We observe November as World Quality Month, and I invite you to view www.worldqualitymonth.org and learn about the events and activities of quality organizations around the world. Although World Quality Month began in 2010, quality-themed celebrations have a longer history. For example, since 1990 the United Nations has decreed the second Thursday of November as World Quality Day.
Around the world the need to build awareness for quality remains, it seems, the first objective. Leaders cannot ask for the benefits of modern quality if they are unaware of what modern quality is. And those professionals who have dedicated their careers and lives to the mastery of quality concepts, techniques, and tools will never reach their full potential until they are invited “to the table.”
Now, there are two ways to get to the table. The first is to wait and hope. The other is to ask. And if you ask, you best have your elevator speech ready to go. There is no shortage of content, proof, data, facts and examples. I often start with the classic cost of quality “rule of thumb” — in an average manufacturing company, 20% of revenue is wasted on poor quality; 30% in service companies; 70% in health care (I’m told); and you can put government anywhere on that continuum and the waste is breathtaking.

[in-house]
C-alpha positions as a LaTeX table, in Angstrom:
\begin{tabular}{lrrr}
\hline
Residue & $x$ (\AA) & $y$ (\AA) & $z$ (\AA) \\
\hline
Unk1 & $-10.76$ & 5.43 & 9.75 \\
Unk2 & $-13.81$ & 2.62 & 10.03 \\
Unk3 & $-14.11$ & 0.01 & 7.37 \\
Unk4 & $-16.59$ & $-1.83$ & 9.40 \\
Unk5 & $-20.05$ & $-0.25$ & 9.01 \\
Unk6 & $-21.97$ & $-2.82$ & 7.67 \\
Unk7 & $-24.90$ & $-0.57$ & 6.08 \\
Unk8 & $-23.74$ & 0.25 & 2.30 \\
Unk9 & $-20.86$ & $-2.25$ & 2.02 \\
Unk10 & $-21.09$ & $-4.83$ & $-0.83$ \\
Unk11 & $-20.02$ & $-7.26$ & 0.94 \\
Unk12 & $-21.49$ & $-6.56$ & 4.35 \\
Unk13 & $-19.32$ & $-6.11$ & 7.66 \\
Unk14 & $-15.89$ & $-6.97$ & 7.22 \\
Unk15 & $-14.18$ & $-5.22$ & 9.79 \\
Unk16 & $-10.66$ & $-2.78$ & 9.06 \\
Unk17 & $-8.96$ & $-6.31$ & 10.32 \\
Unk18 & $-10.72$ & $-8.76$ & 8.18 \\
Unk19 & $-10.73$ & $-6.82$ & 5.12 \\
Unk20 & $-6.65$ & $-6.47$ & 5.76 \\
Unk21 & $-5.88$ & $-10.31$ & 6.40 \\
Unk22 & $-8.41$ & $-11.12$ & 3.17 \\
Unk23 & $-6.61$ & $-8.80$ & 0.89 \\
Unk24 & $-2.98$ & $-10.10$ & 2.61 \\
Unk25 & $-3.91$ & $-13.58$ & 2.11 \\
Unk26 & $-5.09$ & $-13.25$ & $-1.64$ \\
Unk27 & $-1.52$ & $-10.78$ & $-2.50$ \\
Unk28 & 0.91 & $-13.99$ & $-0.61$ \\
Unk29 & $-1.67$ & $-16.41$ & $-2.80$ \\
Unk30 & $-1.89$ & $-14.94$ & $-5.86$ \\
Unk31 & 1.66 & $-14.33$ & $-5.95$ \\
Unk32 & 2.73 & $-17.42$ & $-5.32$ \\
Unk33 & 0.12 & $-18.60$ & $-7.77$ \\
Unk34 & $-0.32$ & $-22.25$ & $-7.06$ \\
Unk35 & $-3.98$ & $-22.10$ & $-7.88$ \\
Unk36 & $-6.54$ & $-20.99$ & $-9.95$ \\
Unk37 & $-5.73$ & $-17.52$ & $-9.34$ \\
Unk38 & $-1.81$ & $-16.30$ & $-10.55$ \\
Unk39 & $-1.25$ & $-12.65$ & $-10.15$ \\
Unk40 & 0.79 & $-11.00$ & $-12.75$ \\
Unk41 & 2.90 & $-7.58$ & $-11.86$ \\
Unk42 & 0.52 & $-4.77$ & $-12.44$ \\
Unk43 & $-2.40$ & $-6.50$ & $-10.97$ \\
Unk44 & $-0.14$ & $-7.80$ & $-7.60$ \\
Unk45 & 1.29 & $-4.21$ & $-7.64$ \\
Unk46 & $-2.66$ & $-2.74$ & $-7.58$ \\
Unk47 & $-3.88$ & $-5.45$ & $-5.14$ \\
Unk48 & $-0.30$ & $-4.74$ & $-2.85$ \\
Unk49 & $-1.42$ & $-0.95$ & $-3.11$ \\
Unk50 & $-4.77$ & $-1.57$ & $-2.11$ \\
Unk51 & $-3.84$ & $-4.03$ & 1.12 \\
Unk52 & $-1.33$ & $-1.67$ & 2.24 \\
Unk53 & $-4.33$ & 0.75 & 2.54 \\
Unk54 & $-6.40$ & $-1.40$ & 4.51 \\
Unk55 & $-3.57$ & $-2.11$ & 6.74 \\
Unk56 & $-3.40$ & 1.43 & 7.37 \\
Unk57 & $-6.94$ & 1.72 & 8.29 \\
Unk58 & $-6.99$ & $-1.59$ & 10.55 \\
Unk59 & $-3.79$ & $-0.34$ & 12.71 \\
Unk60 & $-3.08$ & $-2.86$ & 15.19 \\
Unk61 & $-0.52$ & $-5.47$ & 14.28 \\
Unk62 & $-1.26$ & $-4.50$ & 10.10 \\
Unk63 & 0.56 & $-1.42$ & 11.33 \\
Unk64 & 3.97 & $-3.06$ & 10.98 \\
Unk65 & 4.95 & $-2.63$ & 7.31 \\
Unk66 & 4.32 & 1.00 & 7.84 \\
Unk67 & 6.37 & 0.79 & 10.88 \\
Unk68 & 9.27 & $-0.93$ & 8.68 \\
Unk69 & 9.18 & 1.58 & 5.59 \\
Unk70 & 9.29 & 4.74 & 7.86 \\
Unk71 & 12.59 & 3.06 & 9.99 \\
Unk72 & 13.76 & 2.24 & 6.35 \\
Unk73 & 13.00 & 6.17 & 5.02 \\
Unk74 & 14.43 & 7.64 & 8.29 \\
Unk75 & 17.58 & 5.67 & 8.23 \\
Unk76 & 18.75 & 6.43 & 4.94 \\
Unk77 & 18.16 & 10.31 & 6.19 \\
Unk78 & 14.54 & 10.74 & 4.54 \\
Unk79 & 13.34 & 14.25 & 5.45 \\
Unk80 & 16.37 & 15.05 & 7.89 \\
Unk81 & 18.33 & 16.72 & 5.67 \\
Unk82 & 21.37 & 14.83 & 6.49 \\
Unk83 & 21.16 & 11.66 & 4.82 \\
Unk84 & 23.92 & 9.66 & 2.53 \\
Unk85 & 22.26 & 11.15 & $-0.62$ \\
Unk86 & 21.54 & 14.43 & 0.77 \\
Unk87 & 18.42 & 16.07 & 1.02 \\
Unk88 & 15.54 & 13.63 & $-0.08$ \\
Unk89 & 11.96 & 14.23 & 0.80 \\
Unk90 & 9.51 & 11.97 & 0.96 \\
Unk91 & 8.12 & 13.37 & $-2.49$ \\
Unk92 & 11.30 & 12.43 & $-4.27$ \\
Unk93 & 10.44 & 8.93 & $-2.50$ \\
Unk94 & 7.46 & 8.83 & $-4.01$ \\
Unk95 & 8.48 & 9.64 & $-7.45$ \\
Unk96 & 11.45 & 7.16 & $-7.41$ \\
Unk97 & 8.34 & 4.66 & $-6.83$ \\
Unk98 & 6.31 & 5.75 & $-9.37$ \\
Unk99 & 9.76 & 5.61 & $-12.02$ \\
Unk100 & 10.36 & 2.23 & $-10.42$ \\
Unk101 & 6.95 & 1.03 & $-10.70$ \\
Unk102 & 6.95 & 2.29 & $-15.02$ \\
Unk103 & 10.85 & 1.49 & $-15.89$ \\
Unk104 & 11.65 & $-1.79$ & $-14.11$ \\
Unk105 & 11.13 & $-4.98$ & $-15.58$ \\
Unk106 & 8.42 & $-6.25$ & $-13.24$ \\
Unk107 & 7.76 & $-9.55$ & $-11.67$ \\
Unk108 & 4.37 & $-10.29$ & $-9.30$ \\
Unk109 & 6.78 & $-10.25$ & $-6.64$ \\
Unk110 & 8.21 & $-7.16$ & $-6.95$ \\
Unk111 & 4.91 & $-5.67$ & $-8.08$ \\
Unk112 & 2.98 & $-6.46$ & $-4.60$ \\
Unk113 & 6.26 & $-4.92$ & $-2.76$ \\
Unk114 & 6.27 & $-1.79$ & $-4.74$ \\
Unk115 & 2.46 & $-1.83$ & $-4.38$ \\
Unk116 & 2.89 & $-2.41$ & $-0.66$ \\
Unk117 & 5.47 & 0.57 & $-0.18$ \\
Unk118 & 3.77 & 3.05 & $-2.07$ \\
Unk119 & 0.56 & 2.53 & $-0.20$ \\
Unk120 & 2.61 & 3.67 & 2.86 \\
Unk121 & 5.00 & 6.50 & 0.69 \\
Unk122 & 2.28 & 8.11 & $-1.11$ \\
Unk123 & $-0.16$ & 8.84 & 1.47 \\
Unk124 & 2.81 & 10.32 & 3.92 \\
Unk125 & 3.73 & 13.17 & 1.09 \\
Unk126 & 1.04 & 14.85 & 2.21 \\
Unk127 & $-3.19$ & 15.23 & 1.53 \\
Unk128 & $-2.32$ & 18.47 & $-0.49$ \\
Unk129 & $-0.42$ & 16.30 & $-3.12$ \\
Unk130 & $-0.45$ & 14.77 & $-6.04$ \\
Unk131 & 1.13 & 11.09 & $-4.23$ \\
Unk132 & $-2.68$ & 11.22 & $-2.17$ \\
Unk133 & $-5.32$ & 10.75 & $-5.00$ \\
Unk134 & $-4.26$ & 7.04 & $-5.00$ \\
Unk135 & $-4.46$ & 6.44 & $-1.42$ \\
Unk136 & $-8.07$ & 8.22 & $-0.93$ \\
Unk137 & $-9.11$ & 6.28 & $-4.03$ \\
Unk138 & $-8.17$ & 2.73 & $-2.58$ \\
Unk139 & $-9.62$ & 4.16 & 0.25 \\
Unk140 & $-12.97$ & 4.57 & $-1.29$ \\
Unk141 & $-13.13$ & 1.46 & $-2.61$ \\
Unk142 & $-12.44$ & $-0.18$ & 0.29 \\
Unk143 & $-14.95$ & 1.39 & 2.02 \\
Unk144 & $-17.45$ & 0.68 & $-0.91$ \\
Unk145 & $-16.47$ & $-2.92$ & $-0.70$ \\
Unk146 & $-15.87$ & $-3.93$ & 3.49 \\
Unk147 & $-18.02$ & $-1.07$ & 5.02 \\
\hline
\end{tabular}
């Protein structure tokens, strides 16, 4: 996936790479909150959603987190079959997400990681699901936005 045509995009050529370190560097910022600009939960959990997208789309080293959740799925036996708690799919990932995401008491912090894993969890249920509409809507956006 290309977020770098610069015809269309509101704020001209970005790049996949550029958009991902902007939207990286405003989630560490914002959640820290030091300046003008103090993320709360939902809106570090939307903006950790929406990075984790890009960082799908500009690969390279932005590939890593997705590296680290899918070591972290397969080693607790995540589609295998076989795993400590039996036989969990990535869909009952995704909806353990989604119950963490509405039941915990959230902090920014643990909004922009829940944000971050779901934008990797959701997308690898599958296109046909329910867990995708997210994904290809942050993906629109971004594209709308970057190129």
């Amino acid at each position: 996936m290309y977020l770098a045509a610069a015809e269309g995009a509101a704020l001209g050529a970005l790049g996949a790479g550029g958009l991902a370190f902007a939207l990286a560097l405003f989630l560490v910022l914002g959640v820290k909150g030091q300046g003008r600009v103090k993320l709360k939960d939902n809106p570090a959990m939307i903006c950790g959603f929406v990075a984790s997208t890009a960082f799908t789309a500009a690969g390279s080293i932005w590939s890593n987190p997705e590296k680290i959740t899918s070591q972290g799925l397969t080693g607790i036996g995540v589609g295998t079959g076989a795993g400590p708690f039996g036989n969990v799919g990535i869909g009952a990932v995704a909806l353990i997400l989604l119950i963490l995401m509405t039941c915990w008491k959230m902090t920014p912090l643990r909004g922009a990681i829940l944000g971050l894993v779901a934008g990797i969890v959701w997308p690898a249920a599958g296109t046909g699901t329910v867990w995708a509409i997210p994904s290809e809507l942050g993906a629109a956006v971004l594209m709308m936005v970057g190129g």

Sad, too! Sad that in the 21st century with all that is known about quality, and proven to be true, and available to every leader, that these “rules of thumb” have never been revised lower thanks to quality. Sad that waste can be tolerated, much less sustained.
I don’t want to be pessimistic. I see encouragement everywhere. Enlightened leaders are using quality to yield remarkable improvements in their organizations. Great successes are added to the quality body of knowledge every day in every corner of the world. In every field, I see young faces that understand. I feel their passion.
Why does it take so long for what is known to be true to become common practice? Or, perhaps more importantly, what can we do to accelerate the rate of adoption of quality?
November is a great time to beat the drum, put the spotlight on success, raise your voice, and initiate someone into the ranks of the aware. But let’s do it every month, shall we, until someone tells us the cost of quality has come down by half, and then half again. As consumers, patients, students, and citizens, we deserve good quality.
Yes, we have much to celebrate and we should. And we have much to do!